by Simon Smith
Part 6: Don’t Stop Now! We’re Almost There!
The universe may, indeed, not be a thing; it is, perhaps, in Farrer’s somewhat ‘antiquated slang’, ‘one damned thing after another’. Nevertheless, this ‘cosmic hurly-burly’ cannot be quite what it seems. If it were, Einstein’s diagrams would be nothing but psychological projections with little empirical flavour. But the enormous success of the sciences belies this; their theories and predictions have proved accurate and reliable, more than ‘servicable,’ as Farrer put it, ‘for finding our way among those live points of process in which alone the world is actual’. In devising such seemingly faithful maps of the cosmos, scientists have clearly demonstrated that it is, in some crucial sense, rational, coherent, unified; sufficiently so, at least, to ensure the laws of physics admit of universal application.
Two such incompatible pictures of the universe cannot be permitted to stand. Fortunately, our mistake is obvious; it is a realist one. All our fine talk of analogies and maps notwithstanding, we have forgotten Farrer’s first metaphysical commandment: ‘the real order of things is diagrammatisable not diagrammatic’. Such is the moral of Heisenberg’s uncertainty; at least, we think it is.
We have, it seems, returned to the metaphysics of the nursery wherein our child’s imagination owlishly regards the cosmos as ontologically independent. A shameful regression; for it was just such juvenilia that action-concepts and analogies were meant to overcome. We cannot now sensibly claim to know anything about the cosmos apart from our interactions with it. This is the foundation-stone of speculative cosmology and philosophical psychology. ‘No physical science,’ insists the empirically inclined metaphysician, ‘without physical interference’; ‘no personal knowledge,’ adds the metaphysically mindful psychologist, ‘without personal intercourse’; indeed, they chorus, ‘no thought about any reality about which we can do nothing but think.’ Thus, Farrer’s ‘highest possible generalisation of the empirical principle’ coincides with his - and our - basic metaphysical principle, esse est operari. Intelligible thought about what things are requires some interactive potential because what things are is given in and as what they do.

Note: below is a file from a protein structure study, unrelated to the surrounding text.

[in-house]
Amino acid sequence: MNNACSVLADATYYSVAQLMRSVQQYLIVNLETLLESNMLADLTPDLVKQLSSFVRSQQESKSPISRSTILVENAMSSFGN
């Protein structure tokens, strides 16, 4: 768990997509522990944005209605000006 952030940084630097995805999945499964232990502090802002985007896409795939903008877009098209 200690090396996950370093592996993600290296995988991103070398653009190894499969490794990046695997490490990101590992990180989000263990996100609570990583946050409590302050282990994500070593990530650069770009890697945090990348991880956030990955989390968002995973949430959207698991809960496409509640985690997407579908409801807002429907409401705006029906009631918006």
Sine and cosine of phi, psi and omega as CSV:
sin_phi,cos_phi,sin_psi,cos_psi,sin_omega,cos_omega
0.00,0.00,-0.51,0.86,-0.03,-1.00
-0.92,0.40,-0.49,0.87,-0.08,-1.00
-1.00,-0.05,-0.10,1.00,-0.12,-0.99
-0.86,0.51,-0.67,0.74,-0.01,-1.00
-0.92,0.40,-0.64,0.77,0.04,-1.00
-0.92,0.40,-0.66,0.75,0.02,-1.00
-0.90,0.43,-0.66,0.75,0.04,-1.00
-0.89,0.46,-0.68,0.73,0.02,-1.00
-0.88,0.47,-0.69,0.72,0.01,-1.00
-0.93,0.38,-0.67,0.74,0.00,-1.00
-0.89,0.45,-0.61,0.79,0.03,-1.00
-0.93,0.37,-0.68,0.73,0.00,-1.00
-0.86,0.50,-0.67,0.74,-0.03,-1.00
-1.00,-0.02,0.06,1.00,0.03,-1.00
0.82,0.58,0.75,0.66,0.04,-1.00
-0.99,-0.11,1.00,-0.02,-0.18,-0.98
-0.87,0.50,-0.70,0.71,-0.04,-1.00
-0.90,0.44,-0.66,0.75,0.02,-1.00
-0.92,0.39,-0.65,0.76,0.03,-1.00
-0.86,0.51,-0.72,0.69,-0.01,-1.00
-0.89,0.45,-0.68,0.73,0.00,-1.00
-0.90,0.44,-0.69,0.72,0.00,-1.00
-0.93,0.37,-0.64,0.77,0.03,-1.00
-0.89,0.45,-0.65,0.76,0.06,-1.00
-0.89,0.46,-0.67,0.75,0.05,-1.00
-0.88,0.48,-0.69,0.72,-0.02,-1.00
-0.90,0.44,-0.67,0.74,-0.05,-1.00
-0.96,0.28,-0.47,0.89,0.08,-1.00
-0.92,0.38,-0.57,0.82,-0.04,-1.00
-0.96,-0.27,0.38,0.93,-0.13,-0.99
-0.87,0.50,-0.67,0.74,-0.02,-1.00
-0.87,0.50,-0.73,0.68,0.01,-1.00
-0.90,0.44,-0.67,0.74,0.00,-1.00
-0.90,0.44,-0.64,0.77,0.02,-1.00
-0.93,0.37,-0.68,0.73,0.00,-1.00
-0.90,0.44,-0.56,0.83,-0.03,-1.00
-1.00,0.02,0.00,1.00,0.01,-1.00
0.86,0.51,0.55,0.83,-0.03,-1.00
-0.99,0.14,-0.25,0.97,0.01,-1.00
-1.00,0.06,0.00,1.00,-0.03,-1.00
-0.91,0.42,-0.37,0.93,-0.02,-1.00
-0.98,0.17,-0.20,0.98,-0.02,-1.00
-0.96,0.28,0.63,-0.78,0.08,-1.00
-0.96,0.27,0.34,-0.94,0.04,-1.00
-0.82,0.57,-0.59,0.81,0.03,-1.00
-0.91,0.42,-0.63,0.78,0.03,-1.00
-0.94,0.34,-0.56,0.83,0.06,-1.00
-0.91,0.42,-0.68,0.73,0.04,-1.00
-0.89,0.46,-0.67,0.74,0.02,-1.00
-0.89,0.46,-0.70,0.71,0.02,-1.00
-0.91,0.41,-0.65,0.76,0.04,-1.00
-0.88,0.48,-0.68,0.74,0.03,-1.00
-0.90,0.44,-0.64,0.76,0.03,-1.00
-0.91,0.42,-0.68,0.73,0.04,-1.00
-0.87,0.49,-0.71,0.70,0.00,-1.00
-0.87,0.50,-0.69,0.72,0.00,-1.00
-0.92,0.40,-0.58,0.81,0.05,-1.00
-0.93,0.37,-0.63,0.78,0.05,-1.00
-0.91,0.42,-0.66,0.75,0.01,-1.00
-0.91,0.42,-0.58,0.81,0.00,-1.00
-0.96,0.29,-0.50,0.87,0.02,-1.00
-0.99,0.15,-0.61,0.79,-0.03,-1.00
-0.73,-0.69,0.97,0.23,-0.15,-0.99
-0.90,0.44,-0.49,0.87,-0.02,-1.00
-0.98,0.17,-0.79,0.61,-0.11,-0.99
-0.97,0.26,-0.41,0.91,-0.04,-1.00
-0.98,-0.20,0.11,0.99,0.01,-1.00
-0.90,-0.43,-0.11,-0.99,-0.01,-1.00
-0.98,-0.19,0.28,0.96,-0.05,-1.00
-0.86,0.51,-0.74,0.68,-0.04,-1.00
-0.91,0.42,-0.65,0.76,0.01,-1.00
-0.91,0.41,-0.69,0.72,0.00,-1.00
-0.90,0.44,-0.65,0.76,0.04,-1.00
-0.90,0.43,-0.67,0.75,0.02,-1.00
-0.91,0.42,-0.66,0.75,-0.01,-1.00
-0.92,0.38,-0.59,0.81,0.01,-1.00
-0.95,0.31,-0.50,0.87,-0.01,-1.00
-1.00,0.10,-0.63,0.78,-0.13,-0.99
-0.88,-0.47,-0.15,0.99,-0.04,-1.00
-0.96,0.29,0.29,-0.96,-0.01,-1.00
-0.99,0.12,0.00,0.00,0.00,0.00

Elsewhere, he put the point like this: ‘[i]t is not plausible that we should be able to talk about types of things, about which we can do nothing but talk’. We take from this a double reminder. Besides the interactive requirements of “real being” and intelligible talk, language, lest we forget, is a most powerful mode of human activity. Words may heal and harm with divine or devastating effect; they may even create consciousness along with all its gods.
Here, then, is the end of our story; but it is also, in one important sense, just the beginning. The unity wrought by science from the constant collision of forces, which is, in truth, our universe, cannot belong to the universe per se any more than it belongs to consciousness in se. Scientific laws, like beauty, are in the eye of the beholder, Huxley reminds us: ‘their generation requires the participation of human minds and their interactions with objects.’ “Coherence” and “unity” are, likewise, modes of participation shaping the transactions wherein the universe and consciousness are actualised. The processes and activities which constitute consciousness and the cosmos are, therefore, not only physical, they are also descriptive, projective; in short, personal. Transacted as they are between consciousness and its “objects”, those conceptualising participations are co-constitutive, better still, inter-constitutive, of the agencies there enacted. In the prescient words of Carl Sagan, ‘[t]he cosmos is… within us; we are made of star-stuff.’
Damn, that’s nasty! Oh yeah! Transactions and star stuff! Mmm. Things. Uh huh! Really struggling to keep up the illusion that this is in some way sexy when it clearly isn’t. It’s not even a little bit mucky. Oooh. Nevertheless, don’t forget to come back next time for the finale of our philosophical dirty business…
Let’s Arrive Together!
Mirror of the Cosmos: Farrerian Reflections on Mind and Nature
 Farrer, ‘Transcendence and “Radical Theology”’ in Reflective Faith, ed. Charles Conti (London: SPCK, 1972), 174.
 Farrer, Faith and Speculation, 169.
 Farrer, Faith and Speculation 150.
 Farrer, Faith and Speculation, 22; my emphasis.
 Farrer, Finite and Infinite, 74.
 Huxley, J. New Bottles for New Wine (London: Readers Union Ltd., 1959), 122.